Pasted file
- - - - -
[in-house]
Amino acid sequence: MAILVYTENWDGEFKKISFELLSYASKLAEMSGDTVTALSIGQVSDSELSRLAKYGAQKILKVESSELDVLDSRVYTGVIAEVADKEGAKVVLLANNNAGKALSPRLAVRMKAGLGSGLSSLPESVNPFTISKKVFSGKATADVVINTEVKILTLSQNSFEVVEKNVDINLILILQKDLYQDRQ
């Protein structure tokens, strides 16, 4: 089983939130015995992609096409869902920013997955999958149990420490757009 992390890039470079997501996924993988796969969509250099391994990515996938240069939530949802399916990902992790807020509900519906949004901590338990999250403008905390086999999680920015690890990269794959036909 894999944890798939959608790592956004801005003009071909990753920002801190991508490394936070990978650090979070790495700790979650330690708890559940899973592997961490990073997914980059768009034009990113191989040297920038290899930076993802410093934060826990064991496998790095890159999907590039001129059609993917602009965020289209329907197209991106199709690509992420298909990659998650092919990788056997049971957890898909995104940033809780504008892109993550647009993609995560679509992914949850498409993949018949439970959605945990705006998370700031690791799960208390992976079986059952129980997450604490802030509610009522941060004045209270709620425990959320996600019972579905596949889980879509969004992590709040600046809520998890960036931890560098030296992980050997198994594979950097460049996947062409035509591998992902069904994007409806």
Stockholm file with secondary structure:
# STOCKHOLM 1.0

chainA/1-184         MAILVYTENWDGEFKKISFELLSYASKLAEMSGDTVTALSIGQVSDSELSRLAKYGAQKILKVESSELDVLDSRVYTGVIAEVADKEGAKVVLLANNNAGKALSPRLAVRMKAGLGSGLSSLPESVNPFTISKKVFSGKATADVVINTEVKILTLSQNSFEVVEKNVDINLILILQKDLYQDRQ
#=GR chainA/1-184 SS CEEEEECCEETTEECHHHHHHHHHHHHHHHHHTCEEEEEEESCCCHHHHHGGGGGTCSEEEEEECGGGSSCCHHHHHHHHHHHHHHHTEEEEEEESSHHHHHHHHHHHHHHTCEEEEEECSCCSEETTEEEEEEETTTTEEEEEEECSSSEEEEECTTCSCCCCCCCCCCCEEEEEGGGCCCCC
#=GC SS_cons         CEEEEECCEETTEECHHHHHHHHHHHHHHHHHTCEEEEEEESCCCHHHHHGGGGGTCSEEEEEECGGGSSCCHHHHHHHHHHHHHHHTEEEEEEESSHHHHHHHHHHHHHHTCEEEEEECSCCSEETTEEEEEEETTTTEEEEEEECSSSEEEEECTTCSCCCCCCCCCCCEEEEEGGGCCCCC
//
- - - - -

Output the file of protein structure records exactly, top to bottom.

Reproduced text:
[in-house]
Amino acid sequence: MAILVYTENWDGEFKKISFELLSYASKLAEMSGDTVTALSIGQVSDSELSRLAKYGAQKILKVESSELDVLDSRVYTGVIAEVADKEGAKVVLLANNNAGKALSPRLAVRMKAGLGSGLSSLPESVNPFTISKKVFSGKATADVVINTEVKILTLSQNSFEVVEKNVDINLILILQKDLYQDRQ
């Protein structure tokens, strides 16, 4: 089983939130015995992609096409869902920013997955999958149990420490757009 992390890039470079997501996924993988796969969509250099391994990515996938240069939530949802399916990902992790807020509900519906949004901590338990999250403008905390086999999680920015690890990269794959036909 894999944890798939959608790592956004801005003009071909990753920002801190991508490394936070990978650090979070790495700790979650330690708890559940899973592997961490990073997914980059768009034009990113191989040297920038290899930076993802410093934060826990064991496998790095890159999907590039001129059609993917602009965020289209329907197209991106199709690509992420298909990659998650092919990788056997049971957890898909995104940033809780504008892109993550647009993609995560679509992914949850498409993949018949439970959605945990705006998370700031690791799960208390992976079986059952129980997450604490802030509610009522941060004045209270709620425990959320996600019972579905596949889980879509969004992590709040600046809520998890960036931890560098030296992980050997198994594979950097460049996947062409035509591998992902069904994007409806």
Stockholm file with secondary structure:
# STOCKHOLM 1.0

chainA/1-184         MAILVYTENWDGEFKKISFELLSYASKLAEMSGDTVTALSIGQVSDSELSRLAKYGAQKILKVESSELDVLDSRVYTGVIAEVADKEGAKVVLLANNNAGKALSPRLAVRMKAGLGSGLSSLPESVNPFTISKKVFSGKATADVVINTEVKILTLSQNSFEVVEKNVDINLILILQKDLYQDRQ
#=GR chainA/1-184 SS CEEEEECCEETTEECHHHHHHHHHHHHHHHHHTCEEEEEEESCCCHHHHHGGGGGTCSEEEEEECGGGSSCCHHHHHHHHHHHHHHHTEEEEEEESSHHHHHHHHHHHHHHTCEEEEEECSCCSEETTEEEEEEETTTTEEEEEEECSSSEEEEECTTCSCCCCCCCCCCCEEEEEGGGCCCCC
#=GC SS_cons         CEEEEECCEETTEECHHHHHHHHHHHHHHHHHTCEEEEEEESCCCHHHHHGGGGGTCSEEEEEECGGGSSCCHHHHHHHHHHHHHHHTEEEEEEESSHHHHHHHHHHHHHHTCEEEEEECSCCSEETTEEEEEEETTTTEEEEEEECSSSEEEEECTTCSCCCCCCCCCCCEEEEEGGGCCCCC
//